For All To See

Replacement lens brings the entire world back into focus.

When he built his retirement home in Palm Coast 25 years ago, Bill Nelson made sure it was big enough to allow for regular visits from his sons and daughters, scattered across the country. As it turns out, he could have downsized from the beginning.

Dr. Kostick and Bill in the Atlantic Eye Center giving the thumbs up while being COVID compliant.

Dr. Kostick (left) and Bill each give the PanOptix lens two thumbs up.

“It hasn’t worked out the way we thought it would,” Bill says with a chuckle. “We have family all over, in Indiana, Washington, California, Virginia, Michigan and Massachusetts; and we visit them more than they visit us. We just have more time on our hands.”

When he didn’t have as much time on his hands, Bill worked as a general manager for a Boston-based grocer catering to hospitals, schools and restaurants. Like many, he moved to Florida for the weather, which the 79-year-old takes full advantage of.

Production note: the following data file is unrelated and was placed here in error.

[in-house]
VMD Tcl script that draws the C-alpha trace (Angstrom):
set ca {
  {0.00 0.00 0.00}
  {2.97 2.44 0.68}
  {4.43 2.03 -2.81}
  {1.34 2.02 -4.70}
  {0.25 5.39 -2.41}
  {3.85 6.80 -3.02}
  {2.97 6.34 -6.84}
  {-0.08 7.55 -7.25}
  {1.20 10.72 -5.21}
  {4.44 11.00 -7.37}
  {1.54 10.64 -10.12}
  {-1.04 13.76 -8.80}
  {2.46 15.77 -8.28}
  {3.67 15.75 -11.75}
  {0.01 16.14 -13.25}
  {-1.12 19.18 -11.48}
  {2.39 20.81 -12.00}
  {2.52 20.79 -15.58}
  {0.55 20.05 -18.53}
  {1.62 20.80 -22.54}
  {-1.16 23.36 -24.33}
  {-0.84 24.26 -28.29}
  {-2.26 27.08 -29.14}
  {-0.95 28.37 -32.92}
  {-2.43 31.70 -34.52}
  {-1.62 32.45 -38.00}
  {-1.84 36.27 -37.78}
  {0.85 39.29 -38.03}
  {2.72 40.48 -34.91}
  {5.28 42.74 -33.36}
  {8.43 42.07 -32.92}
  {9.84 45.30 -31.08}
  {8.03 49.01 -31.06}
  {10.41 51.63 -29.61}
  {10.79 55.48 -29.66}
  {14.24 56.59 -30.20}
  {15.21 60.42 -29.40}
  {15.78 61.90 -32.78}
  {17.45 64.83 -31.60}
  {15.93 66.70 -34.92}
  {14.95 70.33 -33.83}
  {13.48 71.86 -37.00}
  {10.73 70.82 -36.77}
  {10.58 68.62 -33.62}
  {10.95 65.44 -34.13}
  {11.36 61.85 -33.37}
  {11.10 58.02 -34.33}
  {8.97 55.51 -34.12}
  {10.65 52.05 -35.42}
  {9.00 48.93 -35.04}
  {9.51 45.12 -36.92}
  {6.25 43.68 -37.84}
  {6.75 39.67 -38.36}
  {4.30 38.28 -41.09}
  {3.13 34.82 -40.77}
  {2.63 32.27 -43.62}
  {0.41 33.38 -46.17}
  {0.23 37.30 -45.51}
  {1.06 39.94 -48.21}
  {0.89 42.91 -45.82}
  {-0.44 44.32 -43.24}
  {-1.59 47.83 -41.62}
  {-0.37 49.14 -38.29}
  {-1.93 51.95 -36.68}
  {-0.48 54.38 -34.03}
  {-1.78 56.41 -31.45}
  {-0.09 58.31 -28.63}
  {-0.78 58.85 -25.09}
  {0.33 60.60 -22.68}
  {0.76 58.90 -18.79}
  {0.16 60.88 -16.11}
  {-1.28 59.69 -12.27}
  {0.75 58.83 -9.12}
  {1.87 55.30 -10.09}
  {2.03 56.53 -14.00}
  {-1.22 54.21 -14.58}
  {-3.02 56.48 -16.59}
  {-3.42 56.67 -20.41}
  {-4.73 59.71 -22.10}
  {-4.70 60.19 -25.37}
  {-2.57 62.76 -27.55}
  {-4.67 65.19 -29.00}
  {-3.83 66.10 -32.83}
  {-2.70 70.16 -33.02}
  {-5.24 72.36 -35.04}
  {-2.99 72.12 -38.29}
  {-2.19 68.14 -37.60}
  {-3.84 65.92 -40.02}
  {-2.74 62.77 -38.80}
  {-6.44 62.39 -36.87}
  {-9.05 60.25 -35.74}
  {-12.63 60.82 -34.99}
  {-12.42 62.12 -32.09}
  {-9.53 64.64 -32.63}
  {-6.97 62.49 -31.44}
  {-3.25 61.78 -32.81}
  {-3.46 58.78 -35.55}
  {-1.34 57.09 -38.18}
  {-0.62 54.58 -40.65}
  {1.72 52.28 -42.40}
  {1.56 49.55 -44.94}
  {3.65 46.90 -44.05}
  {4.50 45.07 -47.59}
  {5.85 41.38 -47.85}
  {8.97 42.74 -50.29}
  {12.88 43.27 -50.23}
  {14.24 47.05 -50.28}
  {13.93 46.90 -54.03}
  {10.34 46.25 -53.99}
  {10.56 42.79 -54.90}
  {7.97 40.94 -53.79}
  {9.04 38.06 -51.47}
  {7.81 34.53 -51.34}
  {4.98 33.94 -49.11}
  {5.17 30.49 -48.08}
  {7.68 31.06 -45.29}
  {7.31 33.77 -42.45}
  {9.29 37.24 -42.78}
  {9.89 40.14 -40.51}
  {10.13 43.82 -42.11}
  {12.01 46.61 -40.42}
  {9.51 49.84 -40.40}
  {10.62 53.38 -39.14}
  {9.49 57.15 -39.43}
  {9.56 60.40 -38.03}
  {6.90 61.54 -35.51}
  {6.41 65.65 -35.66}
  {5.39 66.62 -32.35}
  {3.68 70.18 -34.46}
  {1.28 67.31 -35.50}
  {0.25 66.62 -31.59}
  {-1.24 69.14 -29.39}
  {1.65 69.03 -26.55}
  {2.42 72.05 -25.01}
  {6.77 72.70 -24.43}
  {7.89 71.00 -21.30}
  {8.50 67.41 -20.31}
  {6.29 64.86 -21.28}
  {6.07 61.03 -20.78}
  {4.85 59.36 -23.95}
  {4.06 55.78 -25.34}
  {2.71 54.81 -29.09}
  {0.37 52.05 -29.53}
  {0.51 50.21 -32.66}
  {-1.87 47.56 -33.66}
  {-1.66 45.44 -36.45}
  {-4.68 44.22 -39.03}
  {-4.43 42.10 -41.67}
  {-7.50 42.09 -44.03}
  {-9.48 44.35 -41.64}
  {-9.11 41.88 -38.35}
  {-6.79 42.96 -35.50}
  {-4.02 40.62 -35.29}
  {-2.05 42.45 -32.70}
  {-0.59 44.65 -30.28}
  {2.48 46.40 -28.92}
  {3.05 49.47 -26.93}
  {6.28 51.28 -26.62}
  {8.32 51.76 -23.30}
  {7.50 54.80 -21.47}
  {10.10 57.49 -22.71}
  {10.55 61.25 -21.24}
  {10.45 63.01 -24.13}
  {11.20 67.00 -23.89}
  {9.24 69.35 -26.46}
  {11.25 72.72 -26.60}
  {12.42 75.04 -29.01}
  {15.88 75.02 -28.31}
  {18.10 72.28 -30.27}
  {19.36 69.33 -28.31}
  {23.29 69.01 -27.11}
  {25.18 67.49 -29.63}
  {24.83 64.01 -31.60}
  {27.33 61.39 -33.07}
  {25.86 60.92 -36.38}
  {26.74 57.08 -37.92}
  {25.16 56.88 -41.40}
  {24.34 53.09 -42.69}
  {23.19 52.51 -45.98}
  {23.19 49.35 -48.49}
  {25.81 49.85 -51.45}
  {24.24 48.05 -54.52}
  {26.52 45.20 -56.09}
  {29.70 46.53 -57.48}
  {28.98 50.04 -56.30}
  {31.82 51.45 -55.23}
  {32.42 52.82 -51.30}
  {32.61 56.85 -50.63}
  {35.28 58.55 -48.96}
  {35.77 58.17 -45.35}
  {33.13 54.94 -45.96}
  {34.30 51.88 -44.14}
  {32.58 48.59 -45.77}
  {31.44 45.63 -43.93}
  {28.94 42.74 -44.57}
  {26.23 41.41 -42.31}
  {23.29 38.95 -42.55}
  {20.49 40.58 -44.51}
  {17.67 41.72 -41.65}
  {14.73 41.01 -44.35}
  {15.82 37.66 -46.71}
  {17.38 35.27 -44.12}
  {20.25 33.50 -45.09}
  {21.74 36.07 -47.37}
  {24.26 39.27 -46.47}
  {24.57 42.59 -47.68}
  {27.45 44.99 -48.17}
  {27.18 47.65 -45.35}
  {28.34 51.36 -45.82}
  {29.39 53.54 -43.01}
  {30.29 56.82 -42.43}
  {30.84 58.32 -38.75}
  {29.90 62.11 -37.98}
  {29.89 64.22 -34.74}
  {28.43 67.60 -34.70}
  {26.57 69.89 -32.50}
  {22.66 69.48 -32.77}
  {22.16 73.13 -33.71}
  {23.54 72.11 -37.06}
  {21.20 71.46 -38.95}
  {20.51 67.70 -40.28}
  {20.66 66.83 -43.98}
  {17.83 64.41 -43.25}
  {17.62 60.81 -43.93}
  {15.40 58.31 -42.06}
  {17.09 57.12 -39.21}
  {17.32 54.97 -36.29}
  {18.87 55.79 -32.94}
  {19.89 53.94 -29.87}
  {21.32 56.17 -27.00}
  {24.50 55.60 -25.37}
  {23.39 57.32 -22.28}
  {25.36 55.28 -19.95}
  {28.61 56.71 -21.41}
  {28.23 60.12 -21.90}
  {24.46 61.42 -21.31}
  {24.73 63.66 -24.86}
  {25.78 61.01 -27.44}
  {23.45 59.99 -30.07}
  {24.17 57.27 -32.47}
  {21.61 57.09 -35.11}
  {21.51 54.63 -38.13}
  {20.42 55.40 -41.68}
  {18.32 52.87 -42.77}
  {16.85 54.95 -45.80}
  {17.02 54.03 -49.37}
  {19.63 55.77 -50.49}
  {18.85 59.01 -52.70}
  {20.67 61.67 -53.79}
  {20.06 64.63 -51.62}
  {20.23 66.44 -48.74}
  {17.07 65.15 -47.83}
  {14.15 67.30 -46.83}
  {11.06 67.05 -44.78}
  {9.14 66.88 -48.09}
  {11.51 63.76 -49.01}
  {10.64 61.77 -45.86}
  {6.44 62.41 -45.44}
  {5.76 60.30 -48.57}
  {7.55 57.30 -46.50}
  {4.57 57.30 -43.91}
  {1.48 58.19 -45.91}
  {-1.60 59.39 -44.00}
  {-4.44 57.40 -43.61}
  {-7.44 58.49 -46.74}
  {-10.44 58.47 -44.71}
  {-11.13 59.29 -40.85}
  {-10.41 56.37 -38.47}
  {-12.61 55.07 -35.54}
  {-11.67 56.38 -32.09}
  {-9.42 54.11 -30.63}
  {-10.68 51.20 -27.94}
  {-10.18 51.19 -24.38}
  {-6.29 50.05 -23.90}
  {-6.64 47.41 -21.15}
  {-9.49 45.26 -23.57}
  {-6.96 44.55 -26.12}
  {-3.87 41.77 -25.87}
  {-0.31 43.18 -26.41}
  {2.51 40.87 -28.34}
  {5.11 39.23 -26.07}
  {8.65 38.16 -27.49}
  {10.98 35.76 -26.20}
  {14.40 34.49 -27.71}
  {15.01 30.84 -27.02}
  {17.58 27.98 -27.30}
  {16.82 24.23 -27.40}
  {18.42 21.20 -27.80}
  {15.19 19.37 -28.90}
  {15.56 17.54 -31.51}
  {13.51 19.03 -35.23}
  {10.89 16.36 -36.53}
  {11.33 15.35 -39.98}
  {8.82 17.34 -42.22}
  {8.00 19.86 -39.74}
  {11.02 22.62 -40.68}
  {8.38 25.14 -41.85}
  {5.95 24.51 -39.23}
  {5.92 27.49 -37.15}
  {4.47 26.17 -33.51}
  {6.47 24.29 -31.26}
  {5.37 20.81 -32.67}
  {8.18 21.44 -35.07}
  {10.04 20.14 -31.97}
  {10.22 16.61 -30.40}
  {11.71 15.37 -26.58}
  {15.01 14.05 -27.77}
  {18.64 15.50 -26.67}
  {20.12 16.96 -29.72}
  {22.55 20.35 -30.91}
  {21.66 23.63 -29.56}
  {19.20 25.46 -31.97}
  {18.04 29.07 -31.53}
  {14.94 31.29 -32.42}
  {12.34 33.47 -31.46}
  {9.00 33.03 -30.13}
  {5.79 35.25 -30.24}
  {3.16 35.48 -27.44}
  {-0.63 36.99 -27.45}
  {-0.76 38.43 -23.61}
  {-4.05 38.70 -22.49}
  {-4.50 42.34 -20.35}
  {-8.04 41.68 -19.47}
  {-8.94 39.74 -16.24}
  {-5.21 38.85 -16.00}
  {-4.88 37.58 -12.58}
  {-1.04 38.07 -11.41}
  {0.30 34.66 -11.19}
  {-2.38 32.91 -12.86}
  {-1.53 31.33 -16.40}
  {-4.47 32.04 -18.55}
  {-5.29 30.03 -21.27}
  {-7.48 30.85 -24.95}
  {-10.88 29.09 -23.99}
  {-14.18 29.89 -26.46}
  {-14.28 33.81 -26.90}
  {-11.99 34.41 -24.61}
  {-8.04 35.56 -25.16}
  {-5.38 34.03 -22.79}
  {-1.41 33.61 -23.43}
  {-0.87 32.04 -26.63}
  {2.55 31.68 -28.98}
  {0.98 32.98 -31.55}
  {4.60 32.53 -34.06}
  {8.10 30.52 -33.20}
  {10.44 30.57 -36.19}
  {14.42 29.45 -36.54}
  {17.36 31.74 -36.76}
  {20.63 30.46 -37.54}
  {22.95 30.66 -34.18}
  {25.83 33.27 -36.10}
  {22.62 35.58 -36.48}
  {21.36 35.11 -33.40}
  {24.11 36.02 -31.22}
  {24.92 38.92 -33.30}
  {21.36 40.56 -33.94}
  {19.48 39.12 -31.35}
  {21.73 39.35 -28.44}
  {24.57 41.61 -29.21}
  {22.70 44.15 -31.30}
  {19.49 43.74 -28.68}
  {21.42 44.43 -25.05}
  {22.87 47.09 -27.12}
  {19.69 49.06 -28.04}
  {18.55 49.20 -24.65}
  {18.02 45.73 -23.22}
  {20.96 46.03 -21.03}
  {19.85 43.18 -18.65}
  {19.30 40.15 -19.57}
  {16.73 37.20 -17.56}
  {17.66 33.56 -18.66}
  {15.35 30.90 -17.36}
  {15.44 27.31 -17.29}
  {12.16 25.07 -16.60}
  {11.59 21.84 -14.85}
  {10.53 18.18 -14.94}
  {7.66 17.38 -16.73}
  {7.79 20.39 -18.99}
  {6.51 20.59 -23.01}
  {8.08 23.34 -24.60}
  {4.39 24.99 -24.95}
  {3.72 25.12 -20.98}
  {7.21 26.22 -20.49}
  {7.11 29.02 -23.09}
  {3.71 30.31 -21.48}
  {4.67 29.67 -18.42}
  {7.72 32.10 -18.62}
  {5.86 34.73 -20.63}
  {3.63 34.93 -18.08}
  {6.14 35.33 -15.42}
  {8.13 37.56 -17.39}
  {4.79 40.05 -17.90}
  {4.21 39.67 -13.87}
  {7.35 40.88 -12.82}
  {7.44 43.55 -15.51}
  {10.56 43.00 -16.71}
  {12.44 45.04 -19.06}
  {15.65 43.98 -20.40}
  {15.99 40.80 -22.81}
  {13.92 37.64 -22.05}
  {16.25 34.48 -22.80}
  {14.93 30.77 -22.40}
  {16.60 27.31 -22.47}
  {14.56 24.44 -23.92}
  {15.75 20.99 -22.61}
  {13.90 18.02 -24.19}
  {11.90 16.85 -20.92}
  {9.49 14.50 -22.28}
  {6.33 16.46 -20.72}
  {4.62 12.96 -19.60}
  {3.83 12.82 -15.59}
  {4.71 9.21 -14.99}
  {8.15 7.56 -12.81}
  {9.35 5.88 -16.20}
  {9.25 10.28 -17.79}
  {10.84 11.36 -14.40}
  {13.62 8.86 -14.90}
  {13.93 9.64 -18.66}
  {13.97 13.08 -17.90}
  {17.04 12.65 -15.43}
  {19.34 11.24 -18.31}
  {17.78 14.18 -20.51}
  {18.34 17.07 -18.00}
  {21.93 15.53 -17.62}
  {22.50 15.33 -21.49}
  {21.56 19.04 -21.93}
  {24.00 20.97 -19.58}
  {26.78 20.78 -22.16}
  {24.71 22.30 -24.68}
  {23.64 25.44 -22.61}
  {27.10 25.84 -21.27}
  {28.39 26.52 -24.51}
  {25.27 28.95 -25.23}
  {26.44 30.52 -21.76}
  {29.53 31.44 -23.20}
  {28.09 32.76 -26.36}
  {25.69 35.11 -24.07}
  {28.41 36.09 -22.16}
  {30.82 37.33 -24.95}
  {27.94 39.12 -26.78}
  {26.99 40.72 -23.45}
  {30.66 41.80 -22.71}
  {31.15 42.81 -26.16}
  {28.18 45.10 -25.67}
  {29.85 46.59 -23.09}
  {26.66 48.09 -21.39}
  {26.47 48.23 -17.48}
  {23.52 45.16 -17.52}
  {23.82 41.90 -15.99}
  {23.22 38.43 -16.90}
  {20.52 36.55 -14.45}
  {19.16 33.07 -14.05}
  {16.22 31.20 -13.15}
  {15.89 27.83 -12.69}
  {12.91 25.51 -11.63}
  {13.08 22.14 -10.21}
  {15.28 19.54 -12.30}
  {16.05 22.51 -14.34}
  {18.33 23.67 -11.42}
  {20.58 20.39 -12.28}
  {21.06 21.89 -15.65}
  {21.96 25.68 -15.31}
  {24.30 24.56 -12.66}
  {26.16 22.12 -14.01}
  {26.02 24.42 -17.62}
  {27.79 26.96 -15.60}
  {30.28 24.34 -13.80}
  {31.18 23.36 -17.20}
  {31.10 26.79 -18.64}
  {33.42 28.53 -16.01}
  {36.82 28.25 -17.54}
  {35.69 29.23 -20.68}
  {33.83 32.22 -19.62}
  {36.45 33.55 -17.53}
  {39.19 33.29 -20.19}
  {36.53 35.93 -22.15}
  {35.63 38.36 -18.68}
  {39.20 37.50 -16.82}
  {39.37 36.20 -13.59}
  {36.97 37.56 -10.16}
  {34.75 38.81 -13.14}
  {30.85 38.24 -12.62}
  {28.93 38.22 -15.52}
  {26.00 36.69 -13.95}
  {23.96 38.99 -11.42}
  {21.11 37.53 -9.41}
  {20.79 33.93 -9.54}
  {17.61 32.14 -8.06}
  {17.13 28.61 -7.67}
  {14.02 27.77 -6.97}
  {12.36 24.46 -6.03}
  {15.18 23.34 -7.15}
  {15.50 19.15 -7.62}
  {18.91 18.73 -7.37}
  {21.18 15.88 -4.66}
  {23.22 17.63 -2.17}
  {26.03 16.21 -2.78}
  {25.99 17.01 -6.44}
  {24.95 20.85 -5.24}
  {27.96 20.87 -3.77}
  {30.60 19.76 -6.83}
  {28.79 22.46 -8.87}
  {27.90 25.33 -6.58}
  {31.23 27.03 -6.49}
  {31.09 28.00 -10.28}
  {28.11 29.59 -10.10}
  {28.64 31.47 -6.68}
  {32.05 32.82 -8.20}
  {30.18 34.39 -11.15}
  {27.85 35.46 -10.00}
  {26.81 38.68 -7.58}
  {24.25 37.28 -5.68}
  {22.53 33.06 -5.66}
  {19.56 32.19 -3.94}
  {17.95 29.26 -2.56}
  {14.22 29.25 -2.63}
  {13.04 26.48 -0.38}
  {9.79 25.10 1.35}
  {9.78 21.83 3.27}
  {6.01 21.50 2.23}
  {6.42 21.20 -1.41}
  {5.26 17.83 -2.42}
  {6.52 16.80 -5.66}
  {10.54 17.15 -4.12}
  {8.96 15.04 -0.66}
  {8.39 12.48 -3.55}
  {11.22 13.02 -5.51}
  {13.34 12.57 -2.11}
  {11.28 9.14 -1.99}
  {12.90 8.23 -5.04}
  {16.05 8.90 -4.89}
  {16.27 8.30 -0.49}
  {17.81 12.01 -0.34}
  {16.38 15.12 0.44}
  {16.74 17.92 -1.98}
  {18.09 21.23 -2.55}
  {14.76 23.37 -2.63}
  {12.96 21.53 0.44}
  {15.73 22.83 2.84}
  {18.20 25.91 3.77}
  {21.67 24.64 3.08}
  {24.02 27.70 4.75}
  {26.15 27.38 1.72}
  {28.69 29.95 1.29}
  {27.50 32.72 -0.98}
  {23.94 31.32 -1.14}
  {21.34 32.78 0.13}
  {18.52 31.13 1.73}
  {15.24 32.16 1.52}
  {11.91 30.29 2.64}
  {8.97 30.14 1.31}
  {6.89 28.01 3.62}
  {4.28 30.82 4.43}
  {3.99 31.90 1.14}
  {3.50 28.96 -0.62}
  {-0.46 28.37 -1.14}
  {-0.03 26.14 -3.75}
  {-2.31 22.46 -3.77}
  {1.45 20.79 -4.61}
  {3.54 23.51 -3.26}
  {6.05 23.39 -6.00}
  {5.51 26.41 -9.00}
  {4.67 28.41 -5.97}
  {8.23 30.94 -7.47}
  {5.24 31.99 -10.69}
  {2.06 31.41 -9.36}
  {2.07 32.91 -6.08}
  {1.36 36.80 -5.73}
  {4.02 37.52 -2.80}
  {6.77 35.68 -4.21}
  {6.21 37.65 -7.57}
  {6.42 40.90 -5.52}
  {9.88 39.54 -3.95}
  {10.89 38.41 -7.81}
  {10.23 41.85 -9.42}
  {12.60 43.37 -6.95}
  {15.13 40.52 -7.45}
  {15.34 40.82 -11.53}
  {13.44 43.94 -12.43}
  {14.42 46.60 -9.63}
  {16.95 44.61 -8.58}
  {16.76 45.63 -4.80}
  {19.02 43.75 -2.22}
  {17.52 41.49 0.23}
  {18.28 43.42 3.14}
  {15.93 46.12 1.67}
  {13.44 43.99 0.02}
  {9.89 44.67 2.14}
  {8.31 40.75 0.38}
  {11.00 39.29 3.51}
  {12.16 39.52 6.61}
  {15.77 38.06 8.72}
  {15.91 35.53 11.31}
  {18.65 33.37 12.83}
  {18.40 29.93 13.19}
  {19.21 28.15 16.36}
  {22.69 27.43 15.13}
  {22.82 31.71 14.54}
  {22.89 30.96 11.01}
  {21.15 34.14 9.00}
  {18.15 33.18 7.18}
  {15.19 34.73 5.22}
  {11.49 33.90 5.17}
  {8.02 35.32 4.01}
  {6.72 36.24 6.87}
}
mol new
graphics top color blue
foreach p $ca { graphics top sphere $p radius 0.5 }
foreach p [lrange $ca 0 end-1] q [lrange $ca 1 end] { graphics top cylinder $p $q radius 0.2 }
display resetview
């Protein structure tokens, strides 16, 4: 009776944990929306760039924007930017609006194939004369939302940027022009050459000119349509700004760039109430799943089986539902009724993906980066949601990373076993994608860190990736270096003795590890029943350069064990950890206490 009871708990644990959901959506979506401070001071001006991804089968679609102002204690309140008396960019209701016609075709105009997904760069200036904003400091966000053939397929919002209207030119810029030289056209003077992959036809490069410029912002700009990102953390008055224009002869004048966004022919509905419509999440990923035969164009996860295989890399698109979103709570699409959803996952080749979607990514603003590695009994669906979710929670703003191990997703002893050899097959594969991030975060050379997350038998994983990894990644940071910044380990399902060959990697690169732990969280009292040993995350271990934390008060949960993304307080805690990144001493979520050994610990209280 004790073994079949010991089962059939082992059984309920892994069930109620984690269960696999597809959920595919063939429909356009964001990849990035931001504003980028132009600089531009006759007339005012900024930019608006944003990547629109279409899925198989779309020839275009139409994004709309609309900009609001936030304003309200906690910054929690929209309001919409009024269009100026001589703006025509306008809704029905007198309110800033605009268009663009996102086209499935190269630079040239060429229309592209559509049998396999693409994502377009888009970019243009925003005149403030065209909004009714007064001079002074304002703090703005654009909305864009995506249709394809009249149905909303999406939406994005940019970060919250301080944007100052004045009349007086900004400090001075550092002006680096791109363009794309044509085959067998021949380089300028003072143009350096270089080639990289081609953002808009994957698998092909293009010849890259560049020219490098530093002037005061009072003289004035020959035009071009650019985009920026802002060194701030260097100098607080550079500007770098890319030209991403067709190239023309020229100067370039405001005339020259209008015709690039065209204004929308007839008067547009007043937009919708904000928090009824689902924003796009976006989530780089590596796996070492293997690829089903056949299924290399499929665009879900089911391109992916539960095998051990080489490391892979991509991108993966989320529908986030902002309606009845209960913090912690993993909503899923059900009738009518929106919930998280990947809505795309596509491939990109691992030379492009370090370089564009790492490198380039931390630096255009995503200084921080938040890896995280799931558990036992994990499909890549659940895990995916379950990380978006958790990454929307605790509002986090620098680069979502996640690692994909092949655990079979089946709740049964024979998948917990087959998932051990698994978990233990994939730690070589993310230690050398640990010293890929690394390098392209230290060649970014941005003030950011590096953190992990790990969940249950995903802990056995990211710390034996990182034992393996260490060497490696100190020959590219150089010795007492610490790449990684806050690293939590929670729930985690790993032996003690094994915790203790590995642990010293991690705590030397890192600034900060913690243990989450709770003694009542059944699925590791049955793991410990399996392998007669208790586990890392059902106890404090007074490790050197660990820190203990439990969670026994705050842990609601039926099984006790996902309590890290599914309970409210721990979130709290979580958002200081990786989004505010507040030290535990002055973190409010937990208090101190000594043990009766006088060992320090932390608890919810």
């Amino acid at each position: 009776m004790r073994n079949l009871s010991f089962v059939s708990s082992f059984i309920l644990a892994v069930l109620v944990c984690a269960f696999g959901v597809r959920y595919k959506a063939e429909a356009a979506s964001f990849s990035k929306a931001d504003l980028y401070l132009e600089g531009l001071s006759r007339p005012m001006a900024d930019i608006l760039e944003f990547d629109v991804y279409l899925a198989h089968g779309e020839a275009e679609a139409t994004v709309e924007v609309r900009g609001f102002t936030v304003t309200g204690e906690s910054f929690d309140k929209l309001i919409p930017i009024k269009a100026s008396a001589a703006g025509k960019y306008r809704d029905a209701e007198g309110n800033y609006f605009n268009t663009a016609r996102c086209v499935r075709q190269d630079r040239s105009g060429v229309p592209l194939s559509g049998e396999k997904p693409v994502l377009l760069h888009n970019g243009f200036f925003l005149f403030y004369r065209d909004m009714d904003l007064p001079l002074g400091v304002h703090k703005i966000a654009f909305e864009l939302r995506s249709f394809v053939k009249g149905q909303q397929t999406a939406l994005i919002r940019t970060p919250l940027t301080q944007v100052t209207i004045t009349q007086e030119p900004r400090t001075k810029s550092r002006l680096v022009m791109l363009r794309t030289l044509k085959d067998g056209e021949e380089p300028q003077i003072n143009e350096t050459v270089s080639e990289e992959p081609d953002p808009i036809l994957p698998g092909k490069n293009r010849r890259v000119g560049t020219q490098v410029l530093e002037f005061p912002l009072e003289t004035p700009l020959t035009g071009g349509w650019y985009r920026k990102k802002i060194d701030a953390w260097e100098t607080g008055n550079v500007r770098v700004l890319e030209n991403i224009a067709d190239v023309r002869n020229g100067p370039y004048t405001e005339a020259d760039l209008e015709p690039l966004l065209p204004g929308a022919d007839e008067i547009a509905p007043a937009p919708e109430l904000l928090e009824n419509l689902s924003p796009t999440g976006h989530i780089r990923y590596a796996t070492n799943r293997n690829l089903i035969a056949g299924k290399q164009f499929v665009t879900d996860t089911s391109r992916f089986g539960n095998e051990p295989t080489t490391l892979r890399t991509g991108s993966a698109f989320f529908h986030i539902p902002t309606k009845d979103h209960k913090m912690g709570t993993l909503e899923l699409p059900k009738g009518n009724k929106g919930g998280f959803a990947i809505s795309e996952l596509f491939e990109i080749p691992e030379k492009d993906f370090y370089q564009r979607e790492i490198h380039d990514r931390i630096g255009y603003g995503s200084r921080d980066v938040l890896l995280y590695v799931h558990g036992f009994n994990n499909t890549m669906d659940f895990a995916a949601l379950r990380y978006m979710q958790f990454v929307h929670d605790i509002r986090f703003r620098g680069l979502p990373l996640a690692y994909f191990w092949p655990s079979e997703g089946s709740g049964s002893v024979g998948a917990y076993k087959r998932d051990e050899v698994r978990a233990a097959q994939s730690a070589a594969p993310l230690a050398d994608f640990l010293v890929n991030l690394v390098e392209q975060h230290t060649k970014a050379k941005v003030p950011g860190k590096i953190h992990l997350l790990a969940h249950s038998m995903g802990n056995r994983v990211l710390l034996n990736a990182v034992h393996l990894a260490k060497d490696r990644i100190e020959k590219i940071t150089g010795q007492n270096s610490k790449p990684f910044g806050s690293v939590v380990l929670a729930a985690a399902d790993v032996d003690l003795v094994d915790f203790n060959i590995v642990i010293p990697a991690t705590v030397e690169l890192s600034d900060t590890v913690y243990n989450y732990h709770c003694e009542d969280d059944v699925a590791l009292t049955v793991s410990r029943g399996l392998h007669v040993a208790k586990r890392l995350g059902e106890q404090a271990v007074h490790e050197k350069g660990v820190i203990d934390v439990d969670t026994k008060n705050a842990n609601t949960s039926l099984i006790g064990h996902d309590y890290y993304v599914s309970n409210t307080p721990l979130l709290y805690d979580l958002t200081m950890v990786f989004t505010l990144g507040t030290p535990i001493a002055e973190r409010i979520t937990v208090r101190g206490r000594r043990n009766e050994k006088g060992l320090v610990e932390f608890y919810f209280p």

“I play a little golf, and I have a pool and like to swim,” Bill says. “I will say, though, that I do miss the weather up north a little bit when it gets really hot in the summer here. Other than that, we really love it in Florida.”

Bill’s appreciation for Florida has increased markedly in recent months thanks to the correction of a vision problem that affects more than half of the people in his age group: cataracts.

A clouding of the eye’s naturally clear lens, cataracts are caused by a normal breakdown of the lens fibers, a clumping of the eye’s proteins or both. It was about two years ago that Bill was diagnosed.

“My optometrist told me I had a slight cataract developing in my right eye and it would eventually need to be taken care of,” Bill remembers. “The funny thing about it is I never really noticed a problem with my eyesight.

“My glasses prescription kept changing, but I was still able to read and see things. The only real problem I had was at night. My night vision had become pretty bad, but I had to wear glasses anyway, so I never thought much about it.”

This past May, however, Bill learned his vision could no longer be corrected by changing his eyeglass prescription, and his eye doctor recommended a visit to Alexandra Kostick, MD, FACS, FRCSC, at Atlantic Eye Center.

Consider Yourself…